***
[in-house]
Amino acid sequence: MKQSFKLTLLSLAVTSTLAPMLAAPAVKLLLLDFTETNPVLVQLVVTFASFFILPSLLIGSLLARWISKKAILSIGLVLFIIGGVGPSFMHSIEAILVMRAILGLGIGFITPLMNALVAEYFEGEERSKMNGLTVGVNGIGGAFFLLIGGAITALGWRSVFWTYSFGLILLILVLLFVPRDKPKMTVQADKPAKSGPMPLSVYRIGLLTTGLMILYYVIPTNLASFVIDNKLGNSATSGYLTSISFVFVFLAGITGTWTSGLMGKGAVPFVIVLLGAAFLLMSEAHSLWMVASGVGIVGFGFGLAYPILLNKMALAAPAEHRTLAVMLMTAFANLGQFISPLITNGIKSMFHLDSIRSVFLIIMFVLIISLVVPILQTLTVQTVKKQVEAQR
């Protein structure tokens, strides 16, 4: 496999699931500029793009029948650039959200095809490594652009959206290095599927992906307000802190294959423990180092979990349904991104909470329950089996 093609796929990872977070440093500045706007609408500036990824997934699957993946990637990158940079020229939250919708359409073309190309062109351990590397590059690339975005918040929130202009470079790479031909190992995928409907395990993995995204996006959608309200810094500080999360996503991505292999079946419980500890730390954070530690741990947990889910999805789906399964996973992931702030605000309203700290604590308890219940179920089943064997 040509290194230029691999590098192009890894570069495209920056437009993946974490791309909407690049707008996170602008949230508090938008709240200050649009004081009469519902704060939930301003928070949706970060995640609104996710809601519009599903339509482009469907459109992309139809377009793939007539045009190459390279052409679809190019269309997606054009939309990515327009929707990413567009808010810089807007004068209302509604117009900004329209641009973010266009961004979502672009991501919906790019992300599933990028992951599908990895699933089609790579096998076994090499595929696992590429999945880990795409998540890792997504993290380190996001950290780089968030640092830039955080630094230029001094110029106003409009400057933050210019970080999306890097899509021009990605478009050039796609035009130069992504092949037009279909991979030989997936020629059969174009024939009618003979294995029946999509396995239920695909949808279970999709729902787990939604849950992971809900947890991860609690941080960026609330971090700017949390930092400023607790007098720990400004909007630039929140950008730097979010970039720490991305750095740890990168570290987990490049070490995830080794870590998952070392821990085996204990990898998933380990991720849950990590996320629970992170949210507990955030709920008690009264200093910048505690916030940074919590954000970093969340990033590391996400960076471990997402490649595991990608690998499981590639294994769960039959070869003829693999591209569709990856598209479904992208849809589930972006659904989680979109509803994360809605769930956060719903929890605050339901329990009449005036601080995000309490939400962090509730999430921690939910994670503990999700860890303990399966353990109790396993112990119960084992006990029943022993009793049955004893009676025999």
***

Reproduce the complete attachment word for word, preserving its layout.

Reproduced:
[in-house]
Amino acid sequence: MKQSFKLTLLSLAVTSTLAPMLAAPAVKLLLLDFTETNPVLVQLVVTFASFFILPSLLIGSLLARWISKKAILSIGLVLFIIGGVGPSFMHSIEAILVMRAILGLGIGFITPLMNALVAEYFEGEERSKMNGLTVGVNGIGGAFFLLIGGAITALGWRSVFWTYSFGLILLILVLLFVPRDKPKMTVQADKPAKSGPMPLSVYRIGLLTTGLMILYYVIPTNLASFVIDNKLGNSATSGYLTSISFVFVFLAGITGTWTSGLMGKGAVPFVIVLLGAAFLLMSEAHSLWMVASGVGIVGFGFGLAYPILLNKMALAAPAEHRTLAVMLMTAFANLGQFISPLITNGIKSMFHLDSIRSVFLIIMFVLIISLVVPILQTLTVQTVKKQVEAQR
């Protein structure tokens, strides 16, 4: 496999699931500029793009029948650039959200095809490594652009959206290095599927992906307000802190294959423990180092979990349904991104909470329950089996 093609796929990872977070440093500045706007609408500036990824997934699957993946990637990158940079020229939250919708359409073309190309062109351990590397590059690339975005918040929130202009470079790479031909190992995928409907395990993995995204996006959608309200810094500080999360996503991505292999079946419980500890730390954070530690741990947990889910999805789906399964996973992931702030605000309203700290604590308890219940179920089943064997 040509290194230029691999590098192009890894570069495209920056437009993946974490791309909407690049707008996170602008949230508090938008709240200050649009004081009469519902704060939930301003928070949706970060995640609104996710809601519009599903339509482009469907459109992309139809377009793939007539045009190459390279052409679809190019269309997606054009939309990515327009929707990413567009808010810089807007004068209302509604117009900004329209641009973010266009961004979502672009991501919906790019992300599933990028992951599908990895699933089609790579096998076994090499595929696992590429999945880990795409998540890792997504993290380190996001950290780089968030640092830039955080630094230029001094110029106003409009400057933050210019970080999306890097899509021009990605478009050039796609035009130069992504092949037009279909991979030989997936020629059969174009024939009618003979294995029946999509396995239920695909949808279970999709729902787990939604849950992971809900947890991860609690941080960026609330971090700017949390930092400023607790007098720990400004909007630039929140950008730097979010970039720490991305750095740890990168570290987990490049070490995830080794870590998952070392821990085996204990990898998933380990991720849950990590996320629970992170949210507990955030709920008690009264200093910048505690916030940074919590954000970093969340990033590391996400960076471990997402490649595991990608690998499981590639294994769960039959070869003829693999591209569709990856598209479904992208849809589930972006659904989680979109509803994360809605769930956060719903929890605050339901329990009449005036601080995000309490939400962090509730999430921690939910994670503990999700860890303990399966353990109790396993112990119960084992006990029943022993009793049955004893009676025999």